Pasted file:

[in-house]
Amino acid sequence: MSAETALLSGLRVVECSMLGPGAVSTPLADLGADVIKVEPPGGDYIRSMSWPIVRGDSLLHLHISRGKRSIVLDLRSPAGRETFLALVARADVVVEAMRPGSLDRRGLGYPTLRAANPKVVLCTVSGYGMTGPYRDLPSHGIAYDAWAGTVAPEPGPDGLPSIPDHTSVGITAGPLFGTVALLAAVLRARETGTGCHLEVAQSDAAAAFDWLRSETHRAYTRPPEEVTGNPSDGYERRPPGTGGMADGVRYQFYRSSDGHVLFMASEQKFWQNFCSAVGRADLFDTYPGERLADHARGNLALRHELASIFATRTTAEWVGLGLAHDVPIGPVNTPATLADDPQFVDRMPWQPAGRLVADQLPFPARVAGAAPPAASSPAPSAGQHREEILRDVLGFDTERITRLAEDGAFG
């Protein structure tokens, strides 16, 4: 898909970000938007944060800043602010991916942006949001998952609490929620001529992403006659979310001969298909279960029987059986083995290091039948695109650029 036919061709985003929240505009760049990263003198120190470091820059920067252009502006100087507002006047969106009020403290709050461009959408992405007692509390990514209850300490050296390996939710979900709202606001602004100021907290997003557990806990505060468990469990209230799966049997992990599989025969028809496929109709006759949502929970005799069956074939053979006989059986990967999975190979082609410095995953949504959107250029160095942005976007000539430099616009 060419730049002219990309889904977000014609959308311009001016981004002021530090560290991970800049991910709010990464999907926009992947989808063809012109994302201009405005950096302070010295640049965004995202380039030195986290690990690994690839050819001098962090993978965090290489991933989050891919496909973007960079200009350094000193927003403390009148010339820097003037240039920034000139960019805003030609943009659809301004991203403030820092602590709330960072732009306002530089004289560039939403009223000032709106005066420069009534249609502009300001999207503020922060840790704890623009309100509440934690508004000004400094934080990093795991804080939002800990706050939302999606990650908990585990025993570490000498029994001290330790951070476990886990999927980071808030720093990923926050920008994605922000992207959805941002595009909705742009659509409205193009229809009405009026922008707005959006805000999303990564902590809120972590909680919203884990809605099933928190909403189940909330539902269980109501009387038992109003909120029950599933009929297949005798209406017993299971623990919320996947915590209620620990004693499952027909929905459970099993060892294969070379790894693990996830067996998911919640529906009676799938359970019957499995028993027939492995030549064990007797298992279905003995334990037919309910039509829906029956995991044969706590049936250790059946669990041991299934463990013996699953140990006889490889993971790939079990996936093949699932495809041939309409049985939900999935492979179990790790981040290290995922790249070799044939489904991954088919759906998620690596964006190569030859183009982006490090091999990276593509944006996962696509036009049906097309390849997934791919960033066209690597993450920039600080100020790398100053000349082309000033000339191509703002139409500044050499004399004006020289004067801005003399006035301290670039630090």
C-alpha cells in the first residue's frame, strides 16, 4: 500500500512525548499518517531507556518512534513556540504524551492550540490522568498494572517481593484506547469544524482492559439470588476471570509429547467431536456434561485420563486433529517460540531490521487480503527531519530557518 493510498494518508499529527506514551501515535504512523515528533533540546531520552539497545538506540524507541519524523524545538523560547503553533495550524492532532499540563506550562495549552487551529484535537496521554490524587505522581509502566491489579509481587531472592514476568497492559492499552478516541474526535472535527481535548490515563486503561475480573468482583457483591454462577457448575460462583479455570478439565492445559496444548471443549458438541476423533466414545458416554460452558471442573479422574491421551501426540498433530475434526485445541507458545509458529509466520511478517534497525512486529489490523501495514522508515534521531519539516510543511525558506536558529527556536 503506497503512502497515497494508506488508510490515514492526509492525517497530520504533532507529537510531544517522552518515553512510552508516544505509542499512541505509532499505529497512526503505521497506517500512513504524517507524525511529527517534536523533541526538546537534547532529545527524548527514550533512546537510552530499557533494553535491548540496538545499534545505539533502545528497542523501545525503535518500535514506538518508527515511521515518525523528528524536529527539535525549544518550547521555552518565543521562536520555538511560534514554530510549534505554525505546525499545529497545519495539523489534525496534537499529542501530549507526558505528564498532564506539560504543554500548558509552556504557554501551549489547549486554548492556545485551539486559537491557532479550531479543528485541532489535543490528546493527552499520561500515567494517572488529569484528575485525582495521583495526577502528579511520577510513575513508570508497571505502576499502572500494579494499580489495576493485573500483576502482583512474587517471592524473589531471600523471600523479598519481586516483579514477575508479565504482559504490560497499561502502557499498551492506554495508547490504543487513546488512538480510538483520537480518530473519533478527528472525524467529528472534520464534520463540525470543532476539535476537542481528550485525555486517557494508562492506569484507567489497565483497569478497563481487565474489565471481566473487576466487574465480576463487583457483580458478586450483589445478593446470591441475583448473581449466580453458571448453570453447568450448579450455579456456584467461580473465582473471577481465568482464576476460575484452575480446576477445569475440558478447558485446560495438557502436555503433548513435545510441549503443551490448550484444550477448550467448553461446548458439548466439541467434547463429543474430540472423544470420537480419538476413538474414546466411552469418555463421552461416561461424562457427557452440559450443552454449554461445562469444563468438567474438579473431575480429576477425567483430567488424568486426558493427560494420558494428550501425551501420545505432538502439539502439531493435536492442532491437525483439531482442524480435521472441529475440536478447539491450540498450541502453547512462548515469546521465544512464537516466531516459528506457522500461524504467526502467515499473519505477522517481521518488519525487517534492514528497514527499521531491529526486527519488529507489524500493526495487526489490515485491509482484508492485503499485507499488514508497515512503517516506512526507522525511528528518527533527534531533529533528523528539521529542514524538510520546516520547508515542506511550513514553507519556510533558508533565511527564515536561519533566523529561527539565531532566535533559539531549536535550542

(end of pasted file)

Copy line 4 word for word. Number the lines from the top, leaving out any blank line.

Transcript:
C-alpha cells in the first residue's frame, strides 16, 4: 500500500512525548499518517531507556518512534513556540504524551492550540490522568498494572517481593484506547469544524482492559439470588476471570509429547467431536456434561485420563486433529517460540531490521487480503527531519530557518 493510498494518508499529527506514551501515535504512523515528533533540546531520552539497545538506540524507541519524523524545538523560547503553533495550524492532532499540563506550562495549552487551529484535537496521554490524587505522581509502566491489579509481587531472592514476568497492559492499552478516541474526535472535527481535548490515563486503561475480573468482583457483591454462577457448575460462583479455570478439565492445559496444548471443549458438541476423533466414545458416554460452558471442573479422574491421551501426540498433530475434526485445541507458545509458529509466520511478517534497525512486529489490523501495514522508515534521531519539516510543511525558506536558529527556536 503506497503512502497515497494508506488508510490515514492526509492525517497530520504533532507529537510531544517522552518515553512510552508516544505509542499512541505509532499505529497512526503505521497506517500512513504524517507524525511529527517534536523533541526538546537534547532529545527524548527514550533512546537510552530499557533494553535491548540496538545499534545505539533502545528497542523501545525503535518500535514506538518508527515511521515518525523528528524536529527539535525549544518550547521555552518565543521562536520555538511560534514554530510549534505554525505546525499545529497545519495539523489534525496534537499529542501530549507526558505528564498532564506539560504543554500548558509552556504557554501551549489547549486554548492556545485551539486559537491557532479550531479543528485541532489535543490528546493527552499520561500515567494517572488529569484528575485525582495521583495526577502528579511520577510513575513508570508497571505502576499502572500494579494499580489495576493485573500483576502482583512474587517471592524473589531471600523471600523479598519481586516483579514477575508479565504482559504490560497499561502502557499498551492506554495508547490504543487513546488512538480510538483520537480518530473519533478527528472525524467529528472534520464534520463540525470543532476539535476537542481528550485525555486517557494508562492506569484507567489497565483497569478497563481487565474489565471481566473487576466487574465480576463487583457483580458478586450483589445478593446470591441475583448473581449466580453458571448453570453447568450448579450455579456456584467461580473465582473471577481465568482464576476460575484452575480446576477445569475440558478447558485446560495438557502436555503433548513435545510441549503443551490448550484444550477448550467448553461446548458439548466439541467434547463429543474430540472423544470420537480419538476413538474414546466411552469418555463421552461416561461424562457427557452440559450443552454449554461445562469444563468438567474438579473431575480429576477425567483430567488424568486426558493427560494420558494428550501425551501420545505432538502439539502439531493435536492442532491437525483439531482442524480435521472441529475440536478447539491450540498450541502453547512462548515469546521465544512464537516466531516459528506457522500461524504467526502467515499473519505477522517481521518488519525487517534492514528497514527499521531491529526486527519488529507489524500493526495487526489490515485491509482484508492485503499485507499488514508497515512503517516506512526507522525511528528518527533527534531533529533528523528539521529542514524538510520546516520547508515542506511550513514553507519556510533558508533565511527564515536561519533566523529561527539565531532566535533559539531549536535550542